Now – Part of a trio of Tampines shopping malls & forever crowded

Image credit: CapitaLand

Today, Tampines Mall and Century Square is joined by Tampines One, which now occupies the plot of land where the DBS Centre once stood. This mighty trio of malls sees crazy amounts of footfall daily, just head down during the evening to see the chaos for yourself.

Swensen’s has moved into Tampines Mall too, and DBS Centre’s Challenger can be found both in Tampines Mall and Tampines One. Bubble tea-wise, there are a whopping 7 brands to choose from among the 3 malls, and Golden Village’s theatres are still going strong after 3 decades.

Tampines Mall
Google Reviews
4 Tampines Central 5, Singapore 529510
Opening Hours:
Wednesday 10:00 AM - 10:00 PM Show More Timings
Contact Information

2. White Sands

Then – 2-storey McDonald’s

Image credit: Wikimedia Commons

If you were an Eastie over at Pasir Ris and were not willing to hop on the MRT to shop at Tampines Mall, you would bring your business to White Sands instead. You’d head to the 2-storey McDonalds for a fuss-free dinner, or do your shopping at Singapore’s oldest department store chain, John Little.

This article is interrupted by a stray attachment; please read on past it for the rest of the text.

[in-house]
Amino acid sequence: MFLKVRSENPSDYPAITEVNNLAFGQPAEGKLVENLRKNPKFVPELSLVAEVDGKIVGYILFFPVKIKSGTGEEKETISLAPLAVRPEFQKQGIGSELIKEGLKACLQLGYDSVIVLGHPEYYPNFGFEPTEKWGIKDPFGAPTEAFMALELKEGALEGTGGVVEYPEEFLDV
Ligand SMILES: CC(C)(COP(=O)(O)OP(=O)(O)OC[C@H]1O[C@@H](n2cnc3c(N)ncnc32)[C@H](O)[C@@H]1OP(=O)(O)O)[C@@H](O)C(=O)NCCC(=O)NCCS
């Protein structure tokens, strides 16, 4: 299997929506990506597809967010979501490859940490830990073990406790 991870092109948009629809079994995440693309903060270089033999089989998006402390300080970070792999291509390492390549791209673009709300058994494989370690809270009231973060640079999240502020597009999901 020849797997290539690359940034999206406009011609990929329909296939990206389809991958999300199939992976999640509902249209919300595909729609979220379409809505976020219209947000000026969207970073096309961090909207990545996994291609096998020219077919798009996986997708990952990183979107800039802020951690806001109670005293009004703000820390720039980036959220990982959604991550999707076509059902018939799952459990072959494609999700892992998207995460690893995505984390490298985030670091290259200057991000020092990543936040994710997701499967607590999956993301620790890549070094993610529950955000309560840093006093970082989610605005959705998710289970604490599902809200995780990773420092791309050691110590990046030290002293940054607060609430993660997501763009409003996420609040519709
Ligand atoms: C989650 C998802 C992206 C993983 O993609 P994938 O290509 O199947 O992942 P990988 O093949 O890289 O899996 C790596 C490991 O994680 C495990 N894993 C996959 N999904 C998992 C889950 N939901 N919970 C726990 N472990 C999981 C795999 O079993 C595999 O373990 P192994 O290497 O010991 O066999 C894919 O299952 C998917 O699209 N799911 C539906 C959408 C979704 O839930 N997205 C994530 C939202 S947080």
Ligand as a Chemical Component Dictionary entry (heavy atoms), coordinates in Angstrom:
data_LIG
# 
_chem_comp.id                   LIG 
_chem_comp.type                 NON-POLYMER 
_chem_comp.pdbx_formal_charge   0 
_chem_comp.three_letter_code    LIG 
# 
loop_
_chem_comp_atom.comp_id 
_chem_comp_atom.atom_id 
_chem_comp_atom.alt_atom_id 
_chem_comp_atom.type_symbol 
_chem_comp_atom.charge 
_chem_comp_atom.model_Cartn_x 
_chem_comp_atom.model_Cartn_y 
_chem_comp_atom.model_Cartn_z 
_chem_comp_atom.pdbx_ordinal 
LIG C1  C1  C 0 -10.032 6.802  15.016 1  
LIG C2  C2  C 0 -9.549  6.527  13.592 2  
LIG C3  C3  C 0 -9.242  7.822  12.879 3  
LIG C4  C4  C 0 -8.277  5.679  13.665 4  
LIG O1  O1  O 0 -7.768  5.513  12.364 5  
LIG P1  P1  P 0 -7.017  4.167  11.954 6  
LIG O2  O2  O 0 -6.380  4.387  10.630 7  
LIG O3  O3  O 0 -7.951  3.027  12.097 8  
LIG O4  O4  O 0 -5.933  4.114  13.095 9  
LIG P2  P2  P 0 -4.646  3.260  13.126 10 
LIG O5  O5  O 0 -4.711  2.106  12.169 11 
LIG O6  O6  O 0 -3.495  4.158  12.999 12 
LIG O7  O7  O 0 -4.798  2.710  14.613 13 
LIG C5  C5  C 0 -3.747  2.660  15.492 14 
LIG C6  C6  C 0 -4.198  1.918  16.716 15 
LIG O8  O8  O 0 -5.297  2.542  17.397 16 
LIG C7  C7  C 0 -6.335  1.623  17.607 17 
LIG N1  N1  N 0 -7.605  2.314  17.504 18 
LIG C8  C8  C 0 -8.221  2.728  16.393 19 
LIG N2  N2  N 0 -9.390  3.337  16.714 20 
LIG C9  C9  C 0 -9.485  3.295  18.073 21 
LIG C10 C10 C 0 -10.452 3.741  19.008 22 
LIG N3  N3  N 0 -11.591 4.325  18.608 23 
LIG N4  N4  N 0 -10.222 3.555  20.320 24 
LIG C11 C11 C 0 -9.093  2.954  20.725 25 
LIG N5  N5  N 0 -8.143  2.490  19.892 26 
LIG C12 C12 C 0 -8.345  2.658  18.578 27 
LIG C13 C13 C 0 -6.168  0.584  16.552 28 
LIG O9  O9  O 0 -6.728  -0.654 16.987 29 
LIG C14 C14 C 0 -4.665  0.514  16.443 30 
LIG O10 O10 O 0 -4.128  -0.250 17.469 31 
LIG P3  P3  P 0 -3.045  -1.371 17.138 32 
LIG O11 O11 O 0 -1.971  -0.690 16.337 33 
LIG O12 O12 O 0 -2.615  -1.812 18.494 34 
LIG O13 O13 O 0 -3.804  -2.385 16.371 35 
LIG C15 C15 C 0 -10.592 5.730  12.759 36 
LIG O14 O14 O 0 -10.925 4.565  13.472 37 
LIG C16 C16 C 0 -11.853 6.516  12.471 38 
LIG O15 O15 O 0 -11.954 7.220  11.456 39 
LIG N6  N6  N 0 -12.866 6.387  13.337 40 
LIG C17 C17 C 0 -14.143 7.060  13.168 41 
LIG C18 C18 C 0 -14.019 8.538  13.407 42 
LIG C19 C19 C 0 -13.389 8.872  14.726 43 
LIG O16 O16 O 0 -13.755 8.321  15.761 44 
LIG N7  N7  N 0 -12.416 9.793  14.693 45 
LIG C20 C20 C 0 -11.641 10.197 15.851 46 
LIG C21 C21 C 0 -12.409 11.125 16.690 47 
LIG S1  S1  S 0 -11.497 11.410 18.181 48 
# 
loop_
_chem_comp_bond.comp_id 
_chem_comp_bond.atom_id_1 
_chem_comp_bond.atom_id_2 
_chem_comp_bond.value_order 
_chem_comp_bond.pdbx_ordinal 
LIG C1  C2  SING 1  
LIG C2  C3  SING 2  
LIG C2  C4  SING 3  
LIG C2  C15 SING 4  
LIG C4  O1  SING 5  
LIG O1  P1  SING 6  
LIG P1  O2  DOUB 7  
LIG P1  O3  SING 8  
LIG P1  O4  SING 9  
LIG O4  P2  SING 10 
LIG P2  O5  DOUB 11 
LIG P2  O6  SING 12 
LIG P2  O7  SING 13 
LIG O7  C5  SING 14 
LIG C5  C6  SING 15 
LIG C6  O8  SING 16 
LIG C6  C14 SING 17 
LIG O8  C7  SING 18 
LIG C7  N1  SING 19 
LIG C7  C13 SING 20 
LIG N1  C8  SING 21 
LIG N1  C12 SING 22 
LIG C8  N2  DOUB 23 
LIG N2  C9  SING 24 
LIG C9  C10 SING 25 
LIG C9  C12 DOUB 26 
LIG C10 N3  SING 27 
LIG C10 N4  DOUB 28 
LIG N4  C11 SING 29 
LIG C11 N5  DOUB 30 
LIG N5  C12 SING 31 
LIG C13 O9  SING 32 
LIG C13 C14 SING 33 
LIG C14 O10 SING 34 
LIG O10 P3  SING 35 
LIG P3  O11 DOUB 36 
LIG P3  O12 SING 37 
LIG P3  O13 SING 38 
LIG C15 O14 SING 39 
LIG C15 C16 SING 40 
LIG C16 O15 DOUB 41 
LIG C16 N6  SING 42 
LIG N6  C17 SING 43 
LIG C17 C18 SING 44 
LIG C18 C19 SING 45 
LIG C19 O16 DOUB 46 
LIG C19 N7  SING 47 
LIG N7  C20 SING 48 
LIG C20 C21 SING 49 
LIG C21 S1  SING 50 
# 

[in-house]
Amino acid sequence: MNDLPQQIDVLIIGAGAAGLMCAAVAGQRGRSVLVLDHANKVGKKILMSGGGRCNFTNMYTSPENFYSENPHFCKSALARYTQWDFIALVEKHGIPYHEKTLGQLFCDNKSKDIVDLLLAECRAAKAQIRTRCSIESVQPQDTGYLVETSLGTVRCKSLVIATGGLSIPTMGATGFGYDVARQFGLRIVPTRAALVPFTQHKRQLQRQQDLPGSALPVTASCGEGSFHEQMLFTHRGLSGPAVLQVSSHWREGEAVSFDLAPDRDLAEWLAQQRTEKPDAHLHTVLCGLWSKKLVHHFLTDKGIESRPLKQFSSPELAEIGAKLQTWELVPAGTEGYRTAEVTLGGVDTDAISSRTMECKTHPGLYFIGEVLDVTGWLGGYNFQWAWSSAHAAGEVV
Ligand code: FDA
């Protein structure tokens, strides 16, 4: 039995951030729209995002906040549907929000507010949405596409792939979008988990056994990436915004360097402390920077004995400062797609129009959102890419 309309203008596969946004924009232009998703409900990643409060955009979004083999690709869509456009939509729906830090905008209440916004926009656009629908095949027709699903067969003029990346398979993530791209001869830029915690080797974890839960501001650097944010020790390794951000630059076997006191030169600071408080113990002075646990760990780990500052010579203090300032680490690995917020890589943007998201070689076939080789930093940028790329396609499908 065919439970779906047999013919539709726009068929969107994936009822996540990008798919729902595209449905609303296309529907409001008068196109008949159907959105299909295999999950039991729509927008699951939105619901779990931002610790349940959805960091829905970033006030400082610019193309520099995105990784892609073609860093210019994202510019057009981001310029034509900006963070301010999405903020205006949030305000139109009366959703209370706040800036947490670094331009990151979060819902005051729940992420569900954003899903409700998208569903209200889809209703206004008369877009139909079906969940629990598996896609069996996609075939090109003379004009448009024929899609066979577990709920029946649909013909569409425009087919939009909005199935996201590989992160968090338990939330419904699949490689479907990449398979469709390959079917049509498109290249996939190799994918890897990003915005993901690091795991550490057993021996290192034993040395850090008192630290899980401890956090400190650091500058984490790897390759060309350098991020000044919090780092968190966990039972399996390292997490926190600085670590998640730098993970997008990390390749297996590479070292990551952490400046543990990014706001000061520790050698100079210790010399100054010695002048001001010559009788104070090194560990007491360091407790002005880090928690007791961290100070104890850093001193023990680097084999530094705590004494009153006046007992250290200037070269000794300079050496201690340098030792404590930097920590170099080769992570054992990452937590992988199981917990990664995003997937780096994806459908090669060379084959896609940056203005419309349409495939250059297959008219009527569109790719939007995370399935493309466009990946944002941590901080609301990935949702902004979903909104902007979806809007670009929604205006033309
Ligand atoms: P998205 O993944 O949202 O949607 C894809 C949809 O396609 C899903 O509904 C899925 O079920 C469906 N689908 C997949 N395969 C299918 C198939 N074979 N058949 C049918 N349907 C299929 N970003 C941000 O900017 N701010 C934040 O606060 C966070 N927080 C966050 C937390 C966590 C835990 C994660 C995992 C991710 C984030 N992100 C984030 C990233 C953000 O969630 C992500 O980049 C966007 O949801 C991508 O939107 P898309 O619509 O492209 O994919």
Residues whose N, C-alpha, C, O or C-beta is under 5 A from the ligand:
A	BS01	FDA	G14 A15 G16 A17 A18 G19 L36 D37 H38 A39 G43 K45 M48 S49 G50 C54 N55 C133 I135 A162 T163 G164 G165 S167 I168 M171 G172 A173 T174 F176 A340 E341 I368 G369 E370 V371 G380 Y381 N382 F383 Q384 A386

Movie buffs could catch their flicks at Eng Wah Cinemas, whose lobbies emulated a star-filled night sky with its sparkly ceiling. Kids would scrimped and saved to hit the Timezone arcade once school was out, and people fondly remembered shopping at Singaporean mall staples like Giordano and Delifrance.

The mall was a favourite for BMT recruits, simply because it was the closest one to Pasir Ris Bus Interchange, where recruits would take the bus to and from the SAF Ferry Terminal.

Now – Still remains a hotspot for recruits booking in

Image credit: White Sands via Facebook